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AI Roundup 016: Microsoft’s Copilot era
May 26, 2023
Microsoft’s Copilot era
Microsoft Build was this week. If you’re not familiar, it’s an annual conference aimed at software engineers and web developers. And like Google I/O two weeks ago, there was a laundry list of AI announcements.
All the AI announcements I could find:
Windows Copilot, your OS-level personal assistant.
Bing is ChatGPT’s new default search engine.
ChatGPT-style Plugins (using OpenAI's architecture) for Microsoft's Copilot(s).
Windows Terminal is getting generative AI features.
The Microsoft Store adds AI Hub, which highlights AI apps.
Azure AI Studio, letting customers combine GPT-4 with their own private data.
Azure AI Content Safety, which moderates flagged images and text.
Cryptographic watermarks for images generated by Bing Image Creator and Microsoft Designer.
Fabric, a new data and analytics platform, which will have its own Copilot.
Lastly, an interview with Microsoft CTO Kevin Scott, who manages the OpenAI partnership.
The big picture:
While not quite as splashy as Google I/O, Microsoft's Build event shows it's still aggressively pushing ahead.
OpenAI's models have hooks into Bing, GitHub, Office 365, Azure, and now Windows itself. Microsoft and OpenAI's "partnership" feels like an acquisition in all but name.
Elsewhere in the FAANG free-for-all:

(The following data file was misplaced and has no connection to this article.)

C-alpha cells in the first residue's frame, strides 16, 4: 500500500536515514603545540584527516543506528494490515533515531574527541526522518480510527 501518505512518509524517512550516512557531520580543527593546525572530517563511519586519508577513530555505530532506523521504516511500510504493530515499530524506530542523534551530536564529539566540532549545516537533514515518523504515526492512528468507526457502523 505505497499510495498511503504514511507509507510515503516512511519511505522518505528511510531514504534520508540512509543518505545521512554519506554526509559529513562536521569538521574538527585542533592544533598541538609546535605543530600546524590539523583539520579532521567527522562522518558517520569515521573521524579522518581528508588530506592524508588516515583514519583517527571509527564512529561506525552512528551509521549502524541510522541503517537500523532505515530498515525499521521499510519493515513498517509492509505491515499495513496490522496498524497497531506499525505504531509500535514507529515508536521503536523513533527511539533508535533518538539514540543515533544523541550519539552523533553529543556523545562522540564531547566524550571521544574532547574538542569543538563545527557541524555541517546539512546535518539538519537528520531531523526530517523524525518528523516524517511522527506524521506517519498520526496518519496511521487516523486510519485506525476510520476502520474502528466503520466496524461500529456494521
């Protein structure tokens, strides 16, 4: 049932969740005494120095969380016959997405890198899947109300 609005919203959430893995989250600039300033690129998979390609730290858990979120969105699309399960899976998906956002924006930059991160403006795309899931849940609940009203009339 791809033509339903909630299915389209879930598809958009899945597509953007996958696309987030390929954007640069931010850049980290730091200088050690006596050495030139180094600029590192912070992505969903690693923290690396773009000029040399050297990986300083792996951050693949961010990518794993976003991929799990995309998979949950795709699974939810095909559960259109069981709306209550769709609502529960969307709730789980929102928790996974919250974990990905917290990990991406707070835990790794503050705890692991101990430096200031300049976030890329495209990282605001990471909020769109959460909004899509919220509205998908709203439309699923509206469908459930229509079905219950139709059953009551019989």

Meta's new AI models can speak over 1,000 different languages.
Nvidia stock skyrockets 26% on AI news, and triggers an industry-wise rally.
TikTok starts testing a new in-app chatbot, Tako.
As flashy as general-purpose chatbots are, they're only a small part of generative AI's potential. We're now starting to see more large companies develop AI products tailored to specific niches.
Some recent examples:
BuzzFeed's Botatouille, a free chatbot that suggests recipes from its food brand Tasty.
Adobe's Generative Fill, a native Photoshop image generation tool.
Blizzard's internal generative AI tools that will reshape how it makes games.
Spotify's reported plan to create targeted ads based on podcast host voices.
JPMorgan Chase's IndexGPT, an AI to analyze and tailor investment advice.
Why it matters:
There is a ton of latent value in connecting AI to existing tools/workflows/data sources. What we're seeing are baby steps.
The ChatGPT hype is starting to die down, but AI is still working its way into our daily lives.
This reinforces my belief that incumbent platforms will win big as they use AI to get further ahead.
As students and teachers become more aware of ChatGPT, it's unsurprisingly causing problems. Teachers are struggling to adapt to the new AI landscape, and students are dealing with unfair accusations of plagiarism.
Between the lines:
I have not yet seen any reliable AI writing detection software. But thousands of teachers use tools like Turnitin to evaluate students.
Some educators are beginning to experiment with AI, in an attempt to embrace the technology rather than fight it.
Gorilla: an LLM that can use APIs. GirlfriendGPT. Eating disorder helpline fires staff, moves to chatbots. A Q&A with Grimes on "open-sourcing" her voice. Sam Altman's Eurotrip. A look at AI-generated podcasts, like “The Joe Rogan AI Experience.” AI Captcha: "Identify the yoko." Fake Pentagon bombing photo sparks flash crash.